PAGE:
In our design piracy series we recently examined the following text found in the terms of service for various 37signals products:
We've discussed this and the fact that you can not copyright look and feel. Unfortunately today my attention was drawn to one of my favorite new apps, GitHub.
I've used GitHub, and it's great... but today someone pointed me to the following excerpt from the GitHub Terms of Service (emphasis mine):
Seriously, guys? Almost everyone I've spoken with is decidedly against the spin 37signals is trying to put on copyright law... and here we have a well-known [or well on it's way] service with strong OSS ties following in their lead... Is this intentional? Someone please tell me it isn't.
I then decided to Google "look and feel of the service is copyright" and found an alarming 376 results.
Is this a case of simple borrowing from the 37signals Terms of Service word for word, or is there a more generic legal template that ALL these sites are using for their ToS? I spot checked maybe 10 of the search results at random and the "look and feel" clause was exactly the same, word for word.
In fact, the entire terms of service in several cases appear to be mostly the same with the only noticeable difference being the name of the service in question. (probably a lot more than "several", but who wants to read 376 ToS documents...? Not I.)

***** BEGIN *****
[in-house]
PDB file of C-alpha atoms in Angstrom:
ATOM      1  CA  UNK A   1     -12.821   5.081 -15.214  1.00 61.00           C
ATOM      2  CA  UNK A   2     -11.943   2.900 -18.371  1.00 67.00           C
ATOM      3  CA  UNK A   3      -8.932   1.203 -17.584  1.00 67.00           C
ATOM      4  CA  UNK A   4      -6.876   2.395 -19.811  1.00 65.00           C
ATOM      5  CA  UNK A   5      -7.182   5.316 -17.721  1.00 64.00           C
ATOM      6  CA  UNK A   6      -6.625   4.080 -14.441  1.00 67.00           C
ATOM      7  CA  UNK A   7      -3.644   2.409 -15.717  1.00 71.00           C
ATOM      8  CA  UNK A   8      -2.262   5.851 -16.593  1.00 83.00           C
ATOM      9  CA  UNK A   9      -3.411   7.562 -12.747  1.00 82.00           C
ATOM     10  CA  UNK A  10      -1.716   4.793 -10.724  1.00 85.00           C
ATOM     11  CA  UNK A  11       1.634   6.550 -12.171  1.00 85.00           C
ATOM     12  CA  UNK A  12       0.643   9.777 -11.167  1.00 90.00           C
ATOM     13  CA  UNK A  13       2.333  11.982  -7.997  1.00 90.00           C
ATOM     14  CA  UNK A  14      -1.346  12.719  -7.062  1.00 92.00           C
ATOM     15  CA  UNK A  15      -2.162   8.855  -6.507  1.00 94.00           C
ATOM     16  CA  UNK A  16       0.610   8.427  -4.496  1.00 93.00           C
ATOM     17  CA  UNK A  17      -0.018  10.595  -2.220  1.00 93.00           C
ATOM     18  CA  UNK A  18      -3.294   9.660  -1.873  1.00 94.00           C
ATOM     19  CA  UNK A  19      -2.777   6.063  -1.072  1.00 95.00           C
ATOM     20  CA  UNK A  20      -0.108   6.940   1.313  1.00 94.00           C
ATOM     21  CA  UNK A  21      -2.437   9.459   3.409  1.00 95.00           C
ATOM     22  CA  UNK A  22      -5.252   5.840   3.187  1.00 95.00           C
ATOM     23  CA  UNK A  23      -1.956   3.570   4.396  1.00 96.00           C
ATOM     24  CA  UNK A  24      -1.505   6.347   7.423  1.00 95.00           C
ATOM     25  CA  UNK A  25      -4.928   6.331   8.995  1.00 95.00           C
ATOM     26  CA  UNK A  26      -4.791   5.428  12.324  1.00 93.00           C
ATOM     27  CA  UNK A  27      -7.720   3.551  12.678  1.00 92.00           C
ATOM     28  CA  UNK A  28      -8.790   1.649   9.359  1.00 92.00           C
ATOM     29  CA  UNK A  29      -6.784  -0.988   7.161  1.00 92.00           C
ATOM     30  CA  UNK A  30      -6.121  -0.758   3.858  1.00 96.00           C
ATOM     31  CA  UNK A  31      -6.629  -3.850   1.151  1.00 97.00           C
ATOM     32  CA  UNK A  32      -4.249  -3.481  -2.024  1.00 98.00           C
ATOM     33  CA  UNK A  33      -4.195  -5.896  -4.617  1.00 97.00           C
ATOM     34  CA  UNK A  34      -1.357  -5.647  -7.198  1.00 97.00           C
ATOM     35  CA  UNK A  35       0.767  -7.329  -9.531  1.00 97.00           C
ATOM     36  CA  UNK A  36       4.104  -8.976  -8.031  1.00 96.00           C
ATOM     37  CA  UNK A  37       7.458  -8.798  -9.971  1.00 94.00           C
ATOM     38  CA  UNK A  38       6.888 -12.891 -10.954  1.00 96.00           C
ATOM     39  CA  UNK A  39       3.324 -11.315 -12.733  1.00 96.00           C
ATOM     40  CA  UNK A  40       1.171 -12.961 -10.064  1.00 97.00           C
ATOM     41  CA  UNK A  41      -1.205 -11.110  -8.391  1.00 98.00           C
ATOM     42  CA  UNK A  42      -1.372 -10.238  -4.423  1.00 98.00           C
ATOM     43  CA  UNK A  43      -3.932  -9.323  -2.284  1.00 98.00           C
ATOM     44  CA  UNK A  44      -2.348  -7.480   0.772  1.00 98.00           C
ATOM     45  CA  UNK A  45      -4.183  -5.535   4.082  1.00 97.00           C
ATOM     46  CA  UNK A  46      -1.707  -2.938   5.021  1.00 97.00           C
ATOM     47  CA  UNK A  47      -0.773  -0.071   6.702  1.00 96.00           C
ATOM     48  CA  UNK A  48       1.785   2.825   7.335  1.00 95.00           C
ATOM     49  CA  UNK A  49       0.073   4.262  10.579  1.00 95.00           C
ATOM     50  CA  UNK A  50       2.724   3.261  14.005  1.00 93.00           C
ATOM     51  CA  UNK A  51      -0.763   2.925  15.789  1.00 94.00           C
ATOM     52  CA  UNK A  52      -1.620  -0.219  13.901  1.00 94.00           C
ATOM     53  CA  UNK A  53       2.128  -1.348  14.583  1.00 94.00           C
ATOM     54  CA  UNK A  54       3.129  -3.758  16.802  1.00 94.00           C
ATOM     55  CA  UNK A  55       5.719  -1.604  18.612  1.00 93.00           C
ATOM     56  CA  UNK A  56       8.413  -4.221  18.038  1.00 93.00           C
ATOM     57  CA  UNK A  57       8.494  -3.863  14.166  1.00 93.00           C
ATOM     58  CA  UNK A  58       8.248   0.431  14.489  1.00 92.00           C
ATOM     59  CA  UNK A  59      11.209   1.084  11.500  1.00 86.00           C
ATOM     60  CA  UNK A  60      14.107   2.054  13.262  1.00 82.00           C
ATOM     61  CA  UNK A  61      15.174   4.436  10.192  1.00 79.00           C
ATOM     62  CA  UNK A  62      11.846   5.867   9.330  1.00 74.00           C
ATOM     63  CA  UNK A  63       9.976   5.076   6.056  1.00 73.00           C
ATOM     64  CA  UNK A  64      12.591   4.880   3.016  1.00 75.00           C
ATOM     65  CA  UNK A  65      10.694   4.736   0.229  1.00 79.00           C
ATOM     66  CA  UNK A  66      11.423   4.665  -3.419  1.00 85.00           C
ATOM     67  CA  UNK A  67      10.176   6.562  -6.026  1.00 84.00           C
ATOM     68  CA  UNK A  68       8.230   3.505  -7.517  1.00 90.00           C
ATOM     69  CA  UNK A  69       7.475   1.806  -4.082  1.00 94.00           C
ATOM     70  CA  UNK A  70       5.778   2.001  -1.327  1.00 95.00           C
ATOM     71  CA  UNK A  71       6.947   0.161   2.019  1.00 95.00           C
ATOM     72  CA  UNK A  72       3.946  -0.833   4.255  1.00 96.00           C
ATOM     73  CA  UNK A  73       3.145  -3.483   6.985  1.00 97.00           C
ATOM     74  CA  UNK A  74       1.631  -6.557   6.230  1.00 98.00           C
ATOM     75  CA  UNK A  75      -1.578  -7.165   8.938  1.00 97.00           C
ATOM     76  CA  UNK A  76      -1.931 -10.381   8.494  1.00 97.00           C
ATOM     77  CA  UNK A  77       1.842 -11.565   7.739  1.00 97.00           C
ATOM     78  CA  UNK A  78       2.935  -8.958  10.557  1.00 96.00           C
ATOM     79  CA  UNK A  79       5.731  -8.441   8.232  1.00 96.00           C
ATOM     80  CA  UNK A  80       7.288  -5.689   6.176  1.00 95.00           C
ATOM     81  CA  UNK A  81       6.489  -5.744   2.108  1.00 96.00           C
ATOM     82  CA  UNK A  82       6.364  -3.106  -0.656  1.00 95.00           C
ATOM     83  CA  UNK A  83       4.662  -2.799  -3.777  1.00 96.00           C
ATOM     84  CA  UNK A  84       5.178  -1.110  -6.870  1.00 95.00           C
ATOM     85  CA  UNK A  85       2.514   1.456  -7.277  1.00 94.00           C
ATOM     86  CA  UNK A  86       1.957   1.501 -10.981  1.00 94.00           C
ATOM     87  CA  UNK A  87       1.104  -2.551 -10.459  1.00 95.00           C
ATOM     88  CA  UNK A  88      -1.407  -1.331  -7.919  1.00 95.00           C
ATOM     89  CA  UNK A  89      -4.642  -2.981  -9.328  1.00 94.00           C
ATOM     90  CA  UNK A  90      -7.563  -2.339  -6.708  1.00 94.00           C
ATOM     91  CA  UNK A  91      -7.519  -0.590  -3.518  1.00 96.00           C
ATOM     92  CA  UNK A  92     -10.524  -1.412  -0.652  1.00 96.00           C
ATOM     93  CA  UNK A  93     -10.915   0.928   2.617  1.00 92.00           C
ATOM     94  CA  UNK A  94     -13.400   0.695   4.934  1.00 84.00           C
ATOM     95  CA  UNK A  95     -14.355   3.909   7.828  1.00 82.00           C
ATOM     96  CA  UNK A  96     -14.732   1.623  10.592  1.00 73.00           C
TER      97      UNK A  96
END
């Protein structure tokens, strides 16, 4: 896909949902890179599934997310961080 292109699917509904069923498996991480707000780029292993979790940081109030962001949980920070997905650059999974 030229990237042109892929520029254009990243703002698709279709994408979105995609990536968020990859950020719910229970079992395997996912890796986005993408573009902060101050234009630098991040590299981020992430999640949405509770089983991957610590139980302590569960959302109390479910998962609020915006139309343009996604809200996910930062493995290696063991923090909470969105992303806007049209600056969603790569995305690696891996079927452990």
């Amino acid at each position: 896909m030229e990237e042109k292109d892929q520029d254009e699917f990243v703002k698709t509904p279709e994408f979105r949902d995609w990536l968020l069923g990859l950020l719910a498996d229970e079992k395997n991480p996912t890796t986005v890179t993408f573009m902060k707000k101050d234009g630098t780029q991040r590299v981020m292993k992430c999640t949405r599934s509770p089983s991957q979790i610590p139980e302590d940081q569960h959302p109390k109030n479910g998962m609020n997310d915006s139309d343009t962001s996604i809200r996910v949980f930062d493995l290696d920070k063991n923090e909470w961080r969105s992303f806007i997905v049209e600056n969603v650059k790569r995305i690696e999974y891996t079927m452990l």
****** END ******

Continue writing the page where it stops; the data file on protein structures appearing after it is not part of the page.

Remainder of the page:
Anyone have any light to shed on this? I think it's a disturbing trend to find the "look and feel copyright" myth propagated (knowingly or unknowingly) by so many web apps.
Update: I actually just noticed one small difference... the the Highrise ToS actually specifically mentions "design elements or concepts"... the "or concepts" not being found in a lot of our original results (also not found in the Backpack or Campfire ToS)... so lets Google the latter part of the phrase: "visual design elements or concepts without express written permission"... 66 total results.
Update #2: I received confirmation that the GitHub ToS was indeed inspired by 37signals (one down, 375 to go). It was also suggested that I e-mail a member of the GitHub team with concerns regarding the ToS. Those concerns could then be raised when their terms of service are reviewed by a lawyer in the near future. E-mail sent. I hope it makes a difference.
From the close of my e-mail (and this goes out to those other 375 sites as well):
I hope GitHub isn't the kind of place that would mindlessly absorb another companies point of view on a much disputed issue without thinking it through for themselves. A few small changes could remove this bias completely from your Terms of Service. I think it's in everyone's best interest that an application's terms of service stick to defining terms of service and do not attempt to add to, modify, or misrepresent copyright law.
Idle thought of the day: I wonder if any of those remaining 375 companies are actually using a 37signals inspired ToS (including: "look and feel of the service is copyright") to protect a 37signals inspired "look and feel"? :-)